Figure 4
figure 4

Numerical predictions for the three component system – bead fraction c = 0.35. (a) Numerical temperature scans for loss shear modulus G″ at constant Δ/R values (0.01, 0.005 and 0.001) compared to the experimental measurements, which is the dotted black line. (b) Temperature scans for storage shear modulus G′ at Δ/R = 0.005.

Finally, in Fig. 5a and b we show numerical predictions for all the bead fractions (from 21% to 35%) based on the measured phase properties from Fig. 1a and b and using a value for Δ/R of 0.005. The agreement between the experimental results (Fig. 3a and b) and the numerical predictions on Fig. 5a and b can be seen to be striking, both in terms of the amplitude and the position of the loss peak, at all particle volume fractions.

Figure 5
figure 5

Numerically predictions based on the phase properties from Fig. 1a and b. (a) Predicted storage shear modulus for coated particle filled samples at particle volume fractions from 21% to 35% using a value of Δ/R = 0.005. (b) Loss shear modulus for coated particle filled samples for the same particle volume fractions and value of Δ/R.


One key aim of this study was to develop materials that would be able to quickly damp the amplitude of any induced structural vibrations. In a recent paper21, we have studied damped vibrations of viscoelastic Bernoulli-Euler beams and Kirchhoff plates. This paper reported that neglecting the Poisson’s ratio effect, the material’s contribution to the natural vibration frequencies of the viscoelastic beams and plates is of the same form, i.e.,

$${\omega }_{p}^{\ast }={\omega }_{p}^{\prime} +i{\omega }_{p}^{^{\prime\prime} }\propto \sqrt{{E}^{\ast }/\rho }$$

where p is an integer labelling the natural modes, E* = E′ + iE″ is the complex viscoelastic Young’s modulus and ρ is the density. The proportionality coefficient is real and it is determined by the geometry of the studied beam (or plate), imposed boundary conditions and the mode number p. The corresponding mode shapes are also all real and they are simply those of the comparable elasticity problem21. In free vibrations, the normal mode dynamics is of a damped exponential form, with the mode frequencies \({\omega }_{p}^{\prime} \) and the mode amplitudes evolving as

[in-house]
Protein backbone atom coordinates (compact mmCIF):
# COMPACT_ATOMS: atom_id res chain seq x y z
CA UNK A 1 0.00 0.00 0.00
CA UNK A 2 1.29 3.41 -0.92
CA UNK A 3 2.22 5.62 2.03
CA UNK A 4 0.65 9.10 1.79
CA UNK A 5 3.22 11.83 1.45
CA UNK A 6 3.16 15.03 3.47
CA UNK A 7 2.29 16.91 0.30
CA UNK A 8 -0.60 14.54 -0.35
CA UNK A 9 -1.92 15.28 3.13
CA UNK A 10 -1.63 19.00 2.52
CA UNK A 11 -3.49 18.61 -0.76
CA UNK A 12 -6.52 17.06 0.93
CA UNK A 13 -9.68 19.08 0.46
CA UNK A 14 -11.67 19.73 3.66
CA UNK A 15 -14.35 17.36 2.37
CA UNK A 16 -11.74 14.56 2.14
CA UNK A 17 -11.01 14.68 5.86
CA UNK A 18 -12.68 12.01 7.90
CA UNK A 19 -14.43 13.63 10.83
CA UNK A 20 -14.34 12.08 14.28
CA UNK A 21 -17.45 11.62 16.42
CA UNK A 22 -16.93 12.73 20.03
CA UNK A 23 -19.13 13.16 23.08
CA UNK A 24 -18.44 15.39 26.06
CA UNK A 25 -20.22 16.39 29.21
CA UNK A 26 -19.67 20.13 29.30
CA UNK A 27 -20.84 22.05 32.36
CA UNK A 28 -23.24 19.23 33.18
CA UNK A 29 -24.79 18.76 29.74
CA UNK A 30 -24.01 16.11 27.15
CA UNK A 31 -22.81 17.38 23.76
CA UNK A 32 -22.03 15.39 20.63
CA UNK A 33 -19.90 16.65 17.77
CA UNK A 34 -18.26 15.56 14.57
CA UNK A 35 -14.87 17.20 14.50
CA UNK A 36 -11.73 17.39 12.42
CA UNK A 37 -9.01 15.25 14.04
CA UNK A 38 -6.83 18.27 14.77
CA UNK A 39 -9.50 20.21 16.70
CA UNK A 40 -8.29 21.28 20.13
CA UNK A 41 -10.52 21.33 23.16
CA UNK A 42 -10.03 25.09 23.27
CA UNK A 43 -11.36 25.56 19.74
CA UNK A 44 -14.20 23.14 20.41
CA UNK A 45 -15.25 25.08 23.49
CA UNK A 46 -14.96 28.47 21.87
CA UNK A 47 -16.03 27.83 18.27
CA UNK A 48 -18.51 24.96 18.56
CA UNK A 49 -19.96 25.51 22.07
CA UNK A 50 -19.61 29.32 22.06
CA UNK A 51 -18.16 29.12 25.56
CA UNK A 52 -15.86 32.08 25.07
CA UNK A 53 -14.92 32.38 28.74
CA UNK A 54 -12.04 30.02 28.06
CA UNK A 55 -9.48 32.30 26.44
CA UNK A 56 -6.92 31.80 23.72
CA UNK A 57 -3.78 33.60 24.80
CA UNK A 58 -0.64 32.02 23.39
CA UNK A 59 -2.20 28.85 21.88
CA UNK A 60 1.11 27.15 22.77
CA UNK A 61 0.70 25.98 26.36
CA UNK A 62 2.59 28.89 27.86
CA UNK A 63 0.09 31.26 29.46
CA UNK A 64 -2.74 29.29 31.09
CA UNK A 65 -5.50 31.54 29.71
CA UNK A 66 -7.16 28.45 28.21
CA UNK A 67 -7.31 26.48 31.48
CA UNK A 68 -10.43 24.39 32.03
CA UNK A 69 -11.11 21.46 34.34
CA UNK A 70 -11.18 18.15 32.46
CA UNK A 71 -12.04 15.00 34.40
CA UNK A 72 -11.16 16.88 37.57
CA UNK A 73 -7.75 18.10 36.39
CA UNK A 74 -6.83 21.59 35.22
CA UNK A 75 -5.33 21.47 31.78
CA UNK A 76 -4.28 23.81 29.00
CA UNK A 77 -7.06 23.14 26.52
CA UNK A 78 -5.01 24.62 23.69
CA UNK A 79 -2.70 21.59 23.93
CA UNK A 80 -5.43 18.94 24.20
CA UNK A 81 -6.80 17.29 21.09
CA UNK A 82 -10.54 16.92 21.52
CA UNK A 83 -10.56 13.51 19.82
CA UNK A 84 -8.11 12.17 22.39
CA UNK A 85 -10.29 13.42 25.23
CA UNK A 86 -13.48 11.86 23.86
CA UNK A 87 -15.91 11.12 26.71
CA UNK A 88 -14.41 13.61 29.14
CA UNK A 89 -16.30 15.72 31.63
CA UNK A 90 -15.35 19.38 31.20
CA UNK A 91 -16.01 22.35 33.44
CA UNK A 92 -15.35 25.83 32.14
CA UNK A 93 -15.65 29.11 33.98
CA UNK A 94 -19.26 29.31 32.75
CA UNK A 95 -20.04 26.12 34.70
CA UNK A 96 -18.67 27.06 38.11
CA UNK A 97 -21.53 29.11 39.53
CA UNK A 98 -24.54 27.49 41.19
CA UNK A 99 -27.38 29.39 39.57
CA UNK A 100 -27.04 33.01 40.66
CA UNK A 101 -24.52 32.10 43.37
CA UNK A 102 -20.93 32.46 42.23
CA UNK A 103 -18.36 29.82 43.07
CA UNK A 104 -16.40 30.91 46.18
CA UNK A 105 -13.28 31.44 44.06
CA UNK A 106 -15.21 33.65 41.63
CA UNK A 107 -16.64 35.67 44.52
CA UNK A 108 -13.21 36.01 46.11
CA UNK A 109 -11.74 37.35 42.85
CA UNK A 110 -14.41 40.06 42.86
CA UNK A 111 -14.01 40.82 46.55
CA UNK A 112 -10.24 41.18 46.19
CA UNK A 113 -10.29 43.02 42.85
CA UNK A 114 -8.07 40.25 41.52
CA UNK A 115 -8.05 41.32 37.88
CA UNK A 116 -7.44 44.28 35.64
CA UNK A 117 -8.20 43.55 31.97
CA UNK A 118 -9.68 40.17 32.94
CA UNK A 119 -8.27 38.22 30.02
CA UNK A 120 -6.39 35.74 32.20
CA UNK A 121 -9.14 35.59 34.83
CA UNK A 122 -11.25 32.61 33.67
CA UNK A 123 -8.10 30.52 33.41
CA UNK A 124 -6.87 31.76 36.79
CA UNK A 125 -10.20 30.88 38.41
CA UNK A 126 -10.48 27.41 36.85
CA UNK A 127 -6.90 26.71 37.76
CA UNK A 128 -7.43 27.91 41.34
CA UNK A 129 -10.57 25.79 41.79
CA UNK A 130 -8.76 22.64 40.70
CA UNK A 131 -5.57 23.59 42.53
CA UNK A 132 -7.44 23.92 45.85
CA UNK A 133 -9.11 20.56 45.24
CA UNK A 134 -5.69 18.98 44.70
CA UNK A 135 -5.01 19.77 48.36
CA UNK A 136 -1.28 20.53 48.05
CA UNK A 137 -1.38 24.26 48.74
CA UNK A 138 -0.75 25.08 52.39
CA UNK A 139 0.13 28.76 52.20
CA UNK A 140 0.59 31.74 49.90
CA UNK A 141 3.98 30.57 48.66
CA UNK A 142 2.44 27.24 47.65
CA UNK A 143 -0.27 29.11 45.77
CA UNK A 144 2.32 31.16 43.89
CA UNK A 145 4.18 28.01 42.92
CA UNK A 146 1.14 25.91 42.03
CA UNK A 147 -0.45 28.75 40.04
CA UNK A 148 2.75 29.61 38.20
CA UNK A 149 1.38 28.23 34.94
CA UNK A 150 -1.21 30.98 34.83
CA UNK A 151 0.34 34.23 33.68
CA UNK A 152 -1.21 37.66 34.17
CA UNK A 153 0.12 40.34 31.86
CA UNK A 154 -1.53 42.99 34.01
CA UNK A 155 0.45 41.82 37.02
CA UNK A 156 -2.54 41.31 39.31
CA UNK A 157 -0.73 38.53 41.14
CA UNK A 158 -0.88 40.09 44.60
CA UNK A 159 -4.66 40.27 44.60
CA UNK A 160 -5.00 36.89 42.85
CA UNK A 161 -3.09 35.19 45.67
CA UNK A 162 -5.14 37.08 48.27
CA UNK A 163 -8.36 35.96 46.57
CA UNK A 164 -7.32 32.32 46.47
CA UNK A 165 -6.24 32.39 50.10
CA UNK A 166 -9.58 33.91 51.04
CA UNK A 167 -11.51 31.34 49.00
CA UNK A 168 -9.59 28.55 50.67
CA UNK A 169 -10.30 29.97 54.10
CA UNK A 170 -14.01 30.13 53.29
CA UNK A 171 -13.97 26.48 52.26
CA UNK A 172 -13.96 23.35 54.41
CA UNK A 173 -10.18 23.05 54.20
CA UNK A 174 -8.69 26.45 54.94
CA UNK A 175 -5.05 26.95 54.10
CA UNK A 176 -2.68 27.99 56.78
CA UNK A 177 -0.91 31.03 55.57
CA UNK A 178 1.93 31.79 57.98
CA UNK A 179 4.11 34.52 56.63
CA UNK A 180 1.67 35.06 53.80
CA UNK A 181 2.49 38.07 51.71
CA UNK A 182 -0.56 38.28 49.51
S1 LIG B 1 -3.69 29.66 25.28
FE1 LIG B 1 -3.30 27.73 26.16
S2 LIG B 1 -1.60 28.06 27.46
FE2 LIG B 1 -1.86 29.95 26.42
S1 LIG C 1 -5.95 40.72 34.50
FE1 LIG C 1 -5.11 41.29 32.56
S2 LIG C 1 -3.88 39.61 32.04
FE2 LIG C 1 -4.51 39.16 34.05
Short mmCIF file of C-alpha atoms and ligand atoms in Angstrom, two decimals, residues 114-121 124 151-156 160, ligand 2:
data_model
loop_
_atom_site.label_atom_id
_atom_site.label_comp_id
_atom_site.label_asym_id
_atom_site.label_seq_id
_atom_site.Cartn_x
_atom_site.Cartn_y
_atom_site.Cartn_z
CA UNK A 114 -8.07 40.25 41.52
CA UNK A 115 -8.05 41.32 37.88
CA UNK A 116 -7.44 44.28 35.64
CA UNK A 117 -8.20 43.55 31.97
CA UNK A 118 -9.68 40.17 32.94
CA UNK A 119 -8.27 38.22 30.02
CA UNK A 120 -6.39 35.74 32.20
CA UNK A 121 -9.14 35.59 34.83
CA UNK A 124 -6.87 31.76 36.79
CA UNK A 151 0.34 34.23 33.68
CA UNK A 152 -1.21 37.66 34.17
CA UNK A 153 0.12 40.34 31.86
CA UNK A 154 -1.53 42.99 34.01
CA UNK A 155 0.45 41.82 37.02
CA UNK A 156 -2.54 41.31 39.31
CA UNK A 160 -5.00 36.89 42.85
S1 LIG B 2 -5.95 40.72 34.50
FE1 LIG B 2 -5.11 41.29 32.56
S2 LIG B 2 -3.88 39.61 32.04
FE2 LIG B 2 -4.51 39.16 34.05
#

$${A}_{p}(t)={A}_{p}(0)\exp (-t/{\tau }_{p})$$

where A p (t) is the amplitude of mode p at time t and τ p = 1/ω p the mode damping time. The vibration amplitude decay is then directly related to the emitted sound pressure levels whereas the sound intensity (loudness perception) is proportional to the amplitude squared.

To illustrate the vibration damping performance achievable with the manufactured composite materials developed here, we consider two simply supported square plates of edge length L and thickness h = 1 mm made up of the polystyrene matrix reinforced by either uncoated or coated barium titanate beads dispersed at a volume fraction of 35%. Assuming a coating thickness of Δ/R = 0.005 as discussed in Figs 4 and 5, we use numerically predicted effective viscoelastic moduli at the G″ peak at 72 °C to estimate the fundamental mode damping times of the plates while tuning their fundamental frequencies to 1 Hz (ω0 = 2π) by adjusting their edge lengths L21. Figure 6 shows that using composites with coated beads, substantial improvements can be achieved in damping structural vibrations and hence also in cutting their emitted sound noise levels.

Figure 6
figure 6

Amplitude decay of the fundamental mode of vibration for simply supported square plates made up of viscoelastic composites with uncoated (dashed lines) and coated (solid lines) beads. The plates have a fundamental frequency of 1 Hz, which is achieved by adjusting their edges L to 1.32 m (coated beads) and 1.25 m (uncoated beads). Shorthand notation A = A0(t) and A0 = A0(0) is used. The required viscoelastic plane stress-reduced stiffness coefficient Q* is calculated from numerically predicted bulk and shear moduli, K* and G*, respectively21, using a standard elasticity relation Q* = 4G*(3K* + G*)/(3K* + 4G*).